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When you have
diabetes, you need to examine your feet every day.
Look at all areas of your feet, including your toes. Use a handheld mirror or a
magnifying mirror attached to the bathroom wall near the baseboard to inspect
your feet. If you can't see well, have someone else use this checklist to
examine your feet for you.
Using this checklist helps you
remember to examine all areas of your feet.
Patches where hair is missing
Bald patches may mean irritation from
shoes or a blood flow problem. Show the areas to your doctor during your next
Break in your skin
Note: Examine the underside of
your toes and the area between the toes for breaks in the skin.
Calluses (hardened areas of skin) and corns
(pressure sores, usually found on or between toes)
Show the area to your doctor at your next
visit. This is very important.
Peeling skin or tiny blisters between your
toes or cracking and oozing of the skin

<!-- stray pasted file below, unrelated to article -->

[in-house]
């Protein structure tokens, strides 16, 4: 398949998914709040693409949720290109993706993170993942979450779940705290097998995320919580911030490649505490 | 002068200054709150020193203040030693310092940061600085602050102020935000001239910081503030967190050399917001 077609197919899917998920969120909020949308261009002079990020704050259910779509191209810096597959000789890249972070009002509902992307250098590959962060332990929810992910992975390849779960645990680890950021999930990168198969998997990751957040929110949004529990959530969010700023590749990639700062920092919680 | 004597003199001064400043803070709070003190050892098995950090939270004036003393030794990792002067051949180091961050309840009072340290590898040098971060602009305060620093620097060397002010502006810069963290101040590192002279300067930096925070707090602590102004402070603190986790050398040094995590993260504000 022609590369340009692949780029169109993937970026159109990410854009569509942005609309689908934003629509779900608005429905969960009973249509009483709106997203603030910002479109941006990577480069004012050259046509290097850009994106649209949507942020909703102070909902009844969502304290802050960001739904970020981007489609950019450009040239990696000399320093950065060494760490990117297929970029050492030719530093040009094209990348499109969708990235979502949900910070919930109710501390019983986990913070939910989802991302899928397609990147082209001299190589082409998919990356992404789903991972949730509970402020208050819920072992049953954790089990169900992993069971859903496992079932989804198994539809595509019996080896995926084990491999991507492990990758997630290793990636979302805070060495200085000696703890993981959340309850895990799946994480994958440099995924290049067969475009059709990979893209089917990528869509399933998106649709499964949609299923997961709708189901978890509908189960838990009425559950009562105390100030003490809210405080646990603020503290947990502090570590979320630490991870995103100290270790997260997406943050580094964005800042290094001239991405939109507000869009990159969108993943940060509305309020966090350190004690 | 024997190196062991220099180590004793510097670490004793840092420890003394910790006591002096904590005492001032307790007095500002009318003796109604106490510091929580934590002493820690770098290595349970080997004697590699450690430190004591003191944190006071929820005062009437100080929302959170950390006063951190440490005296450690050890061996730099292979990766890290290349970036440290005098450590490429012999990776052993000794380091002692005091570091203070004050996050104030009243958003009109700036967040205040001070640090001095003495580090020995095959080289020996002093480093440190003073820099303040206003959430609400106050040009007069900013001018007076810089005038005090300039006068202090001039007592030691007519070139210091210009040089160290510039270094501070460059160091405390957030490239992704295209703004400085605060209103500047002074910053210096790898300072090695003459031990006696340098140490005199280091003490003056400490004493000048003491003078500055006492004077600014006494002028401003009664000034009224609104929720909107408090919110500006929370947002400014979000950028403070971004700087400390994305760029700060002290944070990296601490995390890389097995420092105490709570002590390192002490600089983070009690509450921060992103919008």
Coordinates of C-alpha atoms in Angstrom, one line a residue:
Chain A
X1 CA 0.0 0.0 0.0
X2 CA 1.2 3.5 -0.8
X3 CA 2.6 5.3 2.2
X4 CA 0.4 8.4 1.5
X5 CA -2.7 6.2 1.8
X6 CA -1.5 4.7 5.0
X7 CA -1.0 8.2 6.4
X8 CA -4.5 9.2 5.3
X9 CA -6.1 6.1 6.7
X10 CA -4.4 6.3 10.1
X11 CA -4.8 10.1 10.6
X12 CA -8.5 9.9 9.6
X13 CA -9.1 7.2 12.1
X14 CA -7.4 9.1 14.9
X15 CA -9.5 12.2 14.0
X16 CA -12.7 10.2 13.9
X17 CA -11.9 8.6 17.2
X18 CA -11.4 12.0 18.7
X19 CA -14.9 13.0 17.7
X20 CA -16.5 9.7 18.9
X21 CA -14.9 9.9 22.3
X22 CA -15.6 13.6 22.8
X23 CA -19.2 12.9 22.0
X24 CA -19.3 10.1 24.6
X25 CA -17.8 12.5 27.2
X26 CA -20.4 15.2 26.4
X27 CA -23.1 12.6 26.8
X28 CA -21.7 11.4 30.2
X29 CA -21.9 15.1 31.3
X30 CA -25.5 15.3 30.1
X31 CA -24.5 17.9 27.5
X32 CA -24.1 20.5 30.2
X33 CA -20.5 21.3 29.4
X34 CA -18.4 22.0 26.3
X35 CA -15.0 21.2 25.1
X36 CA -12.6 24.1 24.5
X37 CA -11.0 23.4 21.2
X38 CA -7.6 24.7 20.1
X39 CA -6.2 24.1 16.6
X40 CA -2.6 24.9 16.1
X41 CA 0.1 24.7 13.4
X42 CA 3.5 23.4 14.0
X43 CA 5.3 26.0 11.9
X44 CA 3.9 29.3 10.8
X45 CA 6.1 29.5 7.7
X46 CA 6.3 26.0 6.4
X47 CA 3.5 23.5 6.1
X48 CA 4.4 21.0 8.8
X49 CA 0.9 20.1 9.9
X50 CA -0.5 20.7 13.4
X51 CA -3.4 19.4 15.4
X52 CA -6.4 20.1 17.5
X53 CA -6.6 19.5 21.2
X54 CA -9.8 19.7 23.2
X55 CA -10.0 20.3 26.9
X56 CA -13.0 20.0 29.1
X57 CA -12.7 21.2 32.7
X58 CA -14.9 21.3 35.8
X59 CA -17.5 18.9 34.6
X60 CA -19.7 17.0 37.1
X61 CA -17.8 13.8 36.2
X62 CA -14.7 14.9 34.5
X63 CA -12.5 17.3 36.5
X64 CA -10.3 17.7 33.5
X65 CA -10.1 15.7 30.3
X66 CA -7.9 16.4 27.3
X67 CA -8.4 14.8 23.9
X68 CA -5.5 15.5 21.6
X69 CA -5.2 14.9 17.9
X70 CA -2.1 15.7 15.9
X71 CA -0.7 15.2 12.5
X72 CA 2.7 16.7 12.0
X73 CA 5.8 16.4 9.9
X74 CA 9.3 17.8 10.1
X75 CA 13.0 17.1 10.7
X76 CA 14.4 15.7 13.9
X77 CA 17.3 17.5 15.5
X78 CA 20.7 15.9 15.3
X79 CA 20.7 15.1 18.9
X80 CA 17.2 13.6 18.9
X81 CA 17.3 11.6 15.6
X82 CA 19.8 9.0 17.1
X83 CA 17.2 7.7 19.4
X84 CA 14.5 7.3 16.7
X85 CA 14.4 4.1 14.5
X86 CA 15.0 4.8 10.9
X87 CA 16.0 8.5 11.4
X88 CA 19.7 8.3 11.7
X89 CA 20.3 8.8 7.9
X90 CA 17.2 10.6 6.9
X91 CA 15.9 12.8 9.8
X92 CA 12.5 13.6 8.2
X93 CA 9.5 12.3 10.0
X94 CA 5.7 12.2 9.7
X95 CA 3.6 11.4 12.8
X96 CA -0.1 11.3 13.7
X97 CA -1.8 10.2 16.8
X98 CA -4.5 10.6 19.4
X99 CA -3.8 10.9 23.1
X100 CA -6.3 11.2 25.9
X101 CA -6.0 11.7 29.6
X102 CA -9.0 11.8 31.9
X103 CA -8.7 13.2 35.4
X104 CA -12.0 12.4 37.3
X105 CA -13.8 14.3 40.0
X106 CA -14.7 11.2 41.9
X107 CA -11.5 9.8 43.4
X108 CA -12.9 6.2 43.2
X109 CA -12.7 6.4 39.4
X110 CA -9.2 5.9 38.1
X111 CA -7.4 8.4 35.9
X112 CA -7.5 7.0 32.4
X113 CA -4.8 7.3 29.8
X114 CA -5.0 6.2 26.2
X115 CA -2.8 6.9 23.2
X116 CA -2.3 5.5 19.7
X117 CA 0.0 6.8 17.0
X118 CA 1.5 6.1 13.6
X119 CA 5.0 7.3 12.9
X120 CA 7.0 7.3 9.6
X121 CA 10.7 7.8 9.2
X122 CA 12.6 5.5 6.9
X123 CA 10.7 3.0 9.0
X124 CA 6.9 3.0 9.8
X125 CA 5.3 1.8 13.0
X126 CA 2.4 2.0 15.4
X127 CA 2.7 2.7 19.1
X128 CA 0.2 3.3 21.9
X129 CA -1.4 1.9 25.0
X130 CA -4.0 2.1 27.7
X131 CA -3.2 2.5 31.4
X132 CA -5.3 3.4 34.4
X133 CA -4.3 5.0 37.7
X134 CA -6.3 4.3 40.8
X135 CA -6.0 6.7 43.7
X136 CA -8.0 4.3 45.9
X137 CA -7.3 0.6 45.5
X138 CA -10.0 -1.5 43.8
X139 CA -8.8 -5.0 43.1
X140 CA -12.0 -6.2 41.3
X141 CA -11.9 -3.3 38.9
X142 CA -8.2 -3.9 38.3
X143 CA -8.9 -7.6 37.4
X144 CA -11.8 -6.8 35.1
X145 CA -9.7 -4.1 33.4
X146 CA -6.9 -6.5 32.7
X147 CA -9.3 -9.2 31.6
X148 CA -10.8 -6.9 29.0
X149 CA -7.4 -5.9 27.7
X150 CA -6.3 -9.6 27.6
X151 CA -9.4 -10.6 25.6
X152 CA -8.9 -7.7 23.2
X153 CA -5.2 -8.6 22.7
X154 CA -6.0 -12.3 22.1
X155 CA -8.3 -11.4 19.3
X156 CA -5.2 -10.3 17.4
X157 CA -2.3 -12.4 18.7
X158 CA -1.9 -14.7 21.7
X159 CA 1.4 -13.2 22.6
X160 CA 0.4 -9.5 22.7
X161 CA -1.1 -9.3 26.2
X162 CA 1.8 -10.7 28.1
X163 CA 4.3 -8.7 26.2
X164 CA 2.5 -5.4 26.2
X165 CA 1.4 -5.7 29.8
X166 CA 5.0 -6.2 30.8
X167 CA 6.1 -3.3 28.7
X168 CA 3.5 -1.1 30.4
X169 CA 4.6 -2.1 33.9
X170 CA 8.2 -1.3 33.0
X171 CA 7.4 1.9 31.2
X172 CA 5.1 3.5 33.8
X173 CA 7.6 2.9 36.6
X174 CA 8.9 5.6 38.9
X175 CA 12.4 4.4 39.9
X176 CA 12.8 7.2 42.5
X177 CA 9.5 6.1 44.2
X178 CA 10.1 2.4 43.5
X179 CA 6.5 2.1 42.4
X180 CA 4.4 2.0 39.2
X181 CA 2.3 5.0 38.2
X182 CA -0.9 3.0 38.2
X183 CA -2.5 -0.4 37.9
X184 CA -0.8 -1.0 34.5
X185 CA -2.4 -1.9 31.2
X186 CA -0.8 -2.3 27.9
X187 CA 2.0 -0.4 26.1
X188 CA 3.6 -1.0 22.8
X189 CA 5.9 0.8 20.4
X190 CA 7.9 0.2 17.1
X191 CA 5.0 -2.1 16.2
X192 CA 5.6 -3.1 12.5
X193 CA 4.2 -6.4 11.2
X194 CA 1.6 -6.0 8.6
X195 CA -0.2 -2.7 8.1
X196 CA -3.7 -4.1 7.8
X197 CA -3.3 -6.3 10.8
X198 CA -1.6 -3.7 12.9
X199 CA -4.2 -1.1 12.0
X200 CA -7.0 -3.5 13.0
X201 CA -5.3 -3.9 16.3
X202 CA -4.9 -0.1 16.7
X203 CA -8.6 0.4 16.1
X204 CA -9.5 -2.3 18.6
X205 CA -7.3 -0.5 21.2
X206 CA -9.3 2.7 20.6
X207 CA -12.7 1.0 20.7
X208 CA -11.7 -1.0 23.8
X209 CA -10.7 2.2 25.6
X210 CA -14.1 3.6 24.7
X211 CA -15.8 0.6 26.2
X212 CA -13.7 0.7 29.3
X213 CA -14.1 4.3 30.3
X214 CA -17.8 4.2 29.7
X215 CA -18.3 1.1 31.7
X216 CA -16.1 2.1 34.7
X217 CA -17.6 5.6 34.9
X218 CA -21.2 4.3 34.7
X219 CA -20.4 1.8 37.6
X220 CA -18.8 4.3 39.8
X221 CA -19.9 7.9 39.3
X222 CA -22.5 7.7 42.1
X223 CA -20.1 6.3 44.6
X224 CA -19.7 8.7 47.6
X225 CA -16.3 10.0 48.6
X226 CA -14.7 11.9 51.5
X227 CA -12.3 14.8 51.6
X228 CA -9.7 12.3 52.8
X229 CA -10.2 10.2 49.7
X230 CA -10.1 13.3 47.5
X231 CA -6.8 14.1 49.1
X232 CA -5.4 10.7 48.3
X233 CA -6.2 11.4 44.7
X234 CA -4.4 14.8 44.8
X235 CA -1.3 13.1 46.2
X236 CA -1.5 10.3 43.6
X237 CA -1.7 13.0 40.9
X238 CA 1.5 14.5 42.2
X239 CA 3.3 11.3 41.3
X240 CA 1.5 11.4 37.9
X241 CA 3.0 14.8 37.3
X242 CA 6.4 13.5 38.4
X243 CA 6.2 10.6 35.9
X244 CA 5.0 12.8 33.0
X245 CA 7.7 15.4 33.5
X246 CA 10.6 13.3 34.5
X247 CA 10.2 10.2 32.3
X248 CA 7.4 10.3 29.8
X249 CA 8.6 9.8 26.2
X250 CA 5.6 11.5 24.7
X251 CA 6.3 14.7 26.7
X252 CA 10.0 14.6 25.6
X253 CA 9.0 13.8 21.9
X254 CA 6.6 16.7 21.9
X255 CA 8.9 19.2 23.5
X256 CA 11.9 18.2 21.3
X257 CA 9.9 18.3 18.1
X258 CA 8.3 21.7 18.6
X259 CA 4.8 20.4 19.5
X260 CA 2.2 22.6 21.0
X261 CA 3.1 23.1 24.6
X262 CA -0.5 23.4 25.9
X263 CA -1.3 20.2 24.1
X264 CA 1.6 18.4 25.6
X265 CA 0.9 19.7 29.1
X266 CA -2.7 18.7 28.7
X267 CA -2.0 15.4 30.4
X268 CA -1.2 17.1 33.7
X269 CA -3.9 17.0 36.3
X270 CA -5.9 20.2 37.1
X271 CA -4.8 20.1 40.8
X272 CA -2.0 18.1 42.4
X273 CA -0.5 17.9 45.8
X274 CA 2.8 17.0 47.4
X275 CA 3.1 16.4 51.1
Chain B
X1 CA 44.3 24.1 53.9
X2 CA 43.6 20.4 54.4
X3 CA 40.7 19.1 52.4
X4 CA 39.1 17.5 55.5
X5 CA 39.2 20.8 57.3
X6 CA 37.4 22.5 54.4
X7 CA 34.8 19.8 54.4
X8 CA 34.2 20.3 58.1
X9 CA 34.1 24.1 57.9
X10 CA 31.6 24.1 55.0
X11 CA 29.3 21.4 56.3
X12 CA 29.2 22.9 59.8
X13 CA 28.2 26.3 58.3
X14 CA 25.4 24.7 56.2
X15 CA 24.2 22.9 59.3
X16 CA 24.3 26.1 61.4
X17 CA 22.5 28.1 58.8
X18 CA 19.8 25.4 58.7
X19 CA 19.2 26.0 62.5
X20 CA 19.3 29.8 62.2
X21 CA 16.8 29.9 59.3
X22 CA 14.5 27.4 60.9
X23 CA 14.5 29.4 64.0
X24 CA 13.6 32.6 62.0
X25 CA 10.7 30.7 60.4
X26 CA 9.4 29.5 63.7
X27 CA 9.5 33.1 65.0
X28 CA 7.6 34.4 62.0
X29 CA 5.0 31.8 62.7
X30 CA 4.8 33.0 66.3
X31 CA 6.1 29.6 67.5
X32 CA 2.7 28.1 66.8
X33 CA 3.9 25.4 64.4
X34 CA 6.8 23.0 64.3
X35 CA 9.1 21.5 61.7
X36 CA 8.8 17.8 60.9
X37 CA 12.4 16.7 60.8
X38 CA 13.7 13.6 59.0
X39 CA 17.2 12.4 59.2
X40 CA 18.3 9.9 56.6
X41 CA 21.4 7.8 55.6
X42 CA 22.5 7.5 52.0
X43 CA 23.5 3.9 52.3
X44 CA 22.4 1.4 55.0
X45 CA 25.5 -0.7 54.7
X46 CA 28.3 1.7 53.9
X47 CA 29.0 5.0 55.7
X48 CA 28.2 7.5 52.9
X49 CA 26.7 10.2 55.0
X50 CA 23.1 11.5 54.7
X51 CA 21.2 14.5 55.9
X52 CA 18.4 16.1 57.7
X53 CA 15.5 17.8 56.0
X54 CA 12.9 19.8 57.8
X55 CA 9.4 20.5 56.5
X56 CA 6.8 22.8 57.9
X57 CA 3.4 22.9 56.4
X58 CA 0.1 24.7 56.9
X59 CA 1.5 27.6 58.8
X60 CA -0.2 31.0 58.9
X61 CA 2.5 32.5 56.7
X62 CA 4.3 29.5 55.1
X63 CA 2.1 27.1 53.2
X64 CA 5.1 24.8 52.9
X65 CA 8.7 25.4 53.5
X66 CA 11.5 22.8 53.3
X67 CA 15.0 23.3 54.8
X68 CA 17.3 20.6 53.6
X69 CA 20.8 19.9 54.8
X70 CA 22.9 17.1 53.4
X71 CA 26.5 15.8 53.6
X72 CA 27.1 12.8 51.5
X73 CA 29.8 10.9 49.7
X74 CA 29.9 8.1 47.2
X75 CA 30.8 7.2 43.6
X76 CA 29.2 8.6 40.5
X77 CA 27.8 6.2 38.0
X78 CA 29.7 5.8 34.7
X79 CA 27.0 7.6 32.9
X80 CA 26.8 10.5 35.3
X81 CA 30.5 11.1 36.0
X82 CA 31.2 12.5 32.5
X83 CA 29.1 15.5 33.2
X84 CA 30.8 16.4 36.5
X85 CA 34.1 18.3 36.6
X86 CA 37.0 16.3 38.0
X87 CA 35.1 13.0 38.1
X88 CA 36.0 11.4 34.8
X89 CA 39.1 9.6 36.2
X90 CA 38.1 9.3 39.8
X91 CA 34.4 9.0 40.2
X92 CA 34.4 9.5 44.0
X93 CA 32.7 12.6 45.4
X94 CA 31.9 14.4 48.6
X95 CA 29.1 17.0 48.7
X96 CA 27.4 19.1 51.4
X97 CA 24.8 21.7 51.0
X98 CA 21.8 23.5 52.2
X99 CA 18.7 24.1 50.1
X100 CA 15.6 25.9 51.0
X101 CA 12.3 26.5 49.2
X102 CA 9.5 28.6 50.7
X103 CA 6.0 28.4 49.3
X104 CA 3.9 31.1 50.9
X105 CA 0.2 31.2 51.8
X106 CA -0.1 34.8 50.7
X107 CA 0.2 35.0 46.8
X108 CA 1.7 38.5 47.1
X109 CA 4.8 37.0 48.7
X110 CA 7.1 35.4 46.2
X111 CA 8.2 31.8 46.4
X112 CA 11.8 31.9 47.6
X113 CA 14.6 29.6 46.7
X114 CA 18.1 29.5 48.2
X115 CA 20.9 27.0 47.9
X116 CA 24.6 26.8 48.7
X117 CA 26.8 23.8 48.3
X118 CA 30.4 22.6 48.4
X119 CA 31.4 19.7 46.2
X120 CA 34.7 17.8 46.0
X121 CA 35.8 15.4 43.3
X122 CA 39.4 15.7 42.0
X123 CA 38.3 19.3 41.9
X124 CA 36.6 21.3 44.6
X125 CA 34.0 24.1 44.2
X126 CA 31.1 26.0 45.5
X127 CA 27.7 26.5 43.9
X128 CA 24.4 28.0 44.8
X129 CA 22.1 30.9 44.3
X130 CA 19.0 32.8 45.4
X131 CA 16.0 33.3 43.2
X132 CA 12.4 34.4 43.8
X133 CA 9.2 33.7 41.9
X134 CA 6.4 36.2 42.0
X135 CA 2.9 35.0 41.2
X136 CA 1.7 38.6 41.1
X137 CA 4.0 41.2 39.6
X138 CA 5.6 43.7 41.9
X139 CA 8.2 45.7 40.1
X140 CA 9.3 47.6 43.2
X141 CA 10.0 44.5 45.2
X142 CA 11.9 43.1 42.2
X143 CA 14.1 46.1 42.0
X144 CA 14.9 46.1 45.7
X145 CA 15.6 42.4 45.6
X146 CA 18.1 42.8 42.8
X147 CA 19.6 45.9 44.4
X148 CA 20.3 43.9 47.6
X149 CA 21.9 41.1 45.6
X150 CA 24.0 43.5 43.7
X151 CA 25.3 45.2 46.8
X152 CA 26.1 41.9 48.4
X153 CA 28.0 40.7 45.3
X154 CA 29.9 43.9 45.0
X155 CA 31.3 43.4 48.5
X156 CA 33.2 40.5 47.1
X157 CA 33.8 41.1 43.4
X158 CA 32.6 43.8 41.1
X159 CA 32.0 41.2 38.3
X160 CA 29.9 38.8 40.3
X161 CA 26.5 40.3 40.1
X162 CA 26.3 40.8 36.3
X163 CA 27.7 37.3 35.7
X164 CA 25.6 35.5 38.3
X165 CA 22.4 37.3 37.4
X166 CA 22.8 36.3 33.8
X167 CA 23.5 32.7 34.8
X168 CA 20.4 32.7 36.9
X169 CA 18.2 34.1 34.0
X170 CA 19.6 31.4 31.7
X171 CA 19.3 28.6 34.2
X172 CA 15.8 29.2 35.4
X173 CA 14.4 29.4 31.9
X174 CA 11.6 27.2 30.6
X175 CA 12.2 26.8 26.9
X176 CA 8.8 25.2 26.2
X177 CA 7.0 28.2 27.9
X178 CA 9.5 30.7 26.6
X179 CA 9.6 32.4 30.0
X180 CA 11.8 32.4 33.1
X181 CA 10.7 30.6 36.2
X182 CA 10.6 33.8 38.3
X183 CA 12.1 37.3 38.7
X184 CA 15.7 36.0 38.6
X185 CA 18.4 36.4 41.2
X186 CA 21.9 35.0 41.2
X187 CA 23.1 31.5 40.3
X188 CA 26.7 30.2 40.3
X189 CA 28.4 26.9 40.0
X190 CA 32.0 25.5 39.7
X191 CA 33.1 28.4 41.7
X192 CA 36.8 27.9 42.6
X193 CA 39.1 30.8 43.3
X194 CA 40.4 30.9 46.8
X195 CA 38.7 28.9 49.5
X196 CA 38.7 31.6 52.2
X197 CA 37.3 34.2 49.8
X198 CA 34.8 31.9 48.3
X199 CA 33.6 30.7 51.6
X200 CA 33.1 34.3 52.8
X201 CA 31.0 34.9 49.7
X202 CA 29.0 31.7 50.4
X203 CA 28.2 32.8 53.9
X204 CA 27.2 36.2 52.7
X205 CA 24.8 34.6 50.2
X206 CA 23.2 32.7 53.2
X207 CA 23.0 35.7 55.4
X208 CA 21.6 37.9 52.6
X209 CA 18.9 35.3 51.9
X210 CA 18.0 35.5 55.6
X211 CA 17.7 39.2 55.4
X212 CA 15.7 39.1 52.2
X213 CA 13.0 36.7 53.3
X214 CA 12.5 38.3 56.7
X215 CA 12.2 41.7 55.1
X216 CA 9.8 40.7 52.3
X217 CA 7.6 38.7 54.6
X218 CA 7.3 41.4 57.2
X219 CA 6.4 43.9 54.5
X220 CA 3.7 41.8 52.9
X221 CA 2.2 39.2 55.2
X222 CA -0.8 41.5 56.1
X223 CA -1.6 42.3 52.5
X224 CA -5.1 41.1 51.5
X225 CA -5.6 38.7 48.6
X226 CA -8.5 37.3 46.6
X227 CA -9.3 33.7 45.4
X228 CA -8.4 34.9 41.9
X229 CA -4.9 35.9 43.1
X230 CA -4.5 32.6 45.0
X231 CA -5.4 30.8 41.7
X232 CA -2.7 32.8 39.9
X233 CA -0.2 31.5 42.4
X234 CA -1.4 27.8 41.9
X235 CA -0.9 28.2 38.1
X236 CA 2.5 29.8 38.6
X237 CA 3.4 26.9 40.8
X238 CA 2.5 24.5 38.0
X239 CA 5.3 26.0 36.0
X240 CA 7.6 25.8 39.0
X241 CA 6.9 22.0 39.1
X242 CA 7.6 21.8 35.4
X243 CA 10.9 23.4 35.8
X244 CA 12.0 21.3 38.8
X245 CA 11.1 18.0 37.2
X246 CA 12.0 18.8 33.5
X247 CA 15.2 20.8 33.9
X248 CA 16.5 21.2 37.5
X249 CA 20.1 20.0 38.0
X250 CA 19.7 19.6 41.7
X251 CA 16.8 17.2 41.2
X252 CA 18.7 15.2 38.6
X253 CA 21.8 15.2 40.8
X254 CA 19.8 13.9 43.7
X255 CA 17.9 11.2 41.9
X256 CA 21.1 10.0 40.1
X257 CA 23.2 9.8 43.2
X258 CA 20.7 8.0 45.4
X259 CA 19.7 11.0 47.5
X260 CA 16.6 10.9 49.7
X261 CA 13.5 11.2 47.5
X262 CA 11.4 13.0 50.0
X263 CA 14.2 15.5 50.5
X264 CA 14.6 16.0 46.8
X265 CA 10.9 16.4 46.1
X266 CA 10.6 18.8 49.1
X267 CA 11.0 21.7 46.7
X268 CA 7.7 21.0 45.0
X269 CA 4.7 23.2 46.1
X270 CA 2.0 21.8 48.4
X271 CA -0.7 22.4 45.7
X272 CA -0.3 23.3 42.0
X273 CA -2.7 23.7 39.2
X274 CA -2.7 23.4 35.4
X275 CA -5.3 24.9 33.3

This may be
athlete's foot. Treating athlete's foot early can
prevent serious foot infections. See the topic Athlete's Foot for more
Moisture between your toes
Dry between your toes well. Moisture between
your toes provides a good place for bacteria and fungi to grow, causing
Feelings of numbness, burning, or "pins and
If you have new numbness or tingling in your
feet that does not go away after changing position, call your
Do not try to treat a foot ulcer at home.
Call your doctor immediately. If you check your feet regularly, you usually
will see a problem before it becomes an ulcer.
Do not treat an ingrown toenail at home. Call
your doctor for an appointment.
Current as of:
June 4, 2014
E. Gregory Thompson, MD - Internal Medicine
& David C.W. Lau, MD, PhD, FRCPC - Endocrinology
How this information was developed to help you make better health decisions.
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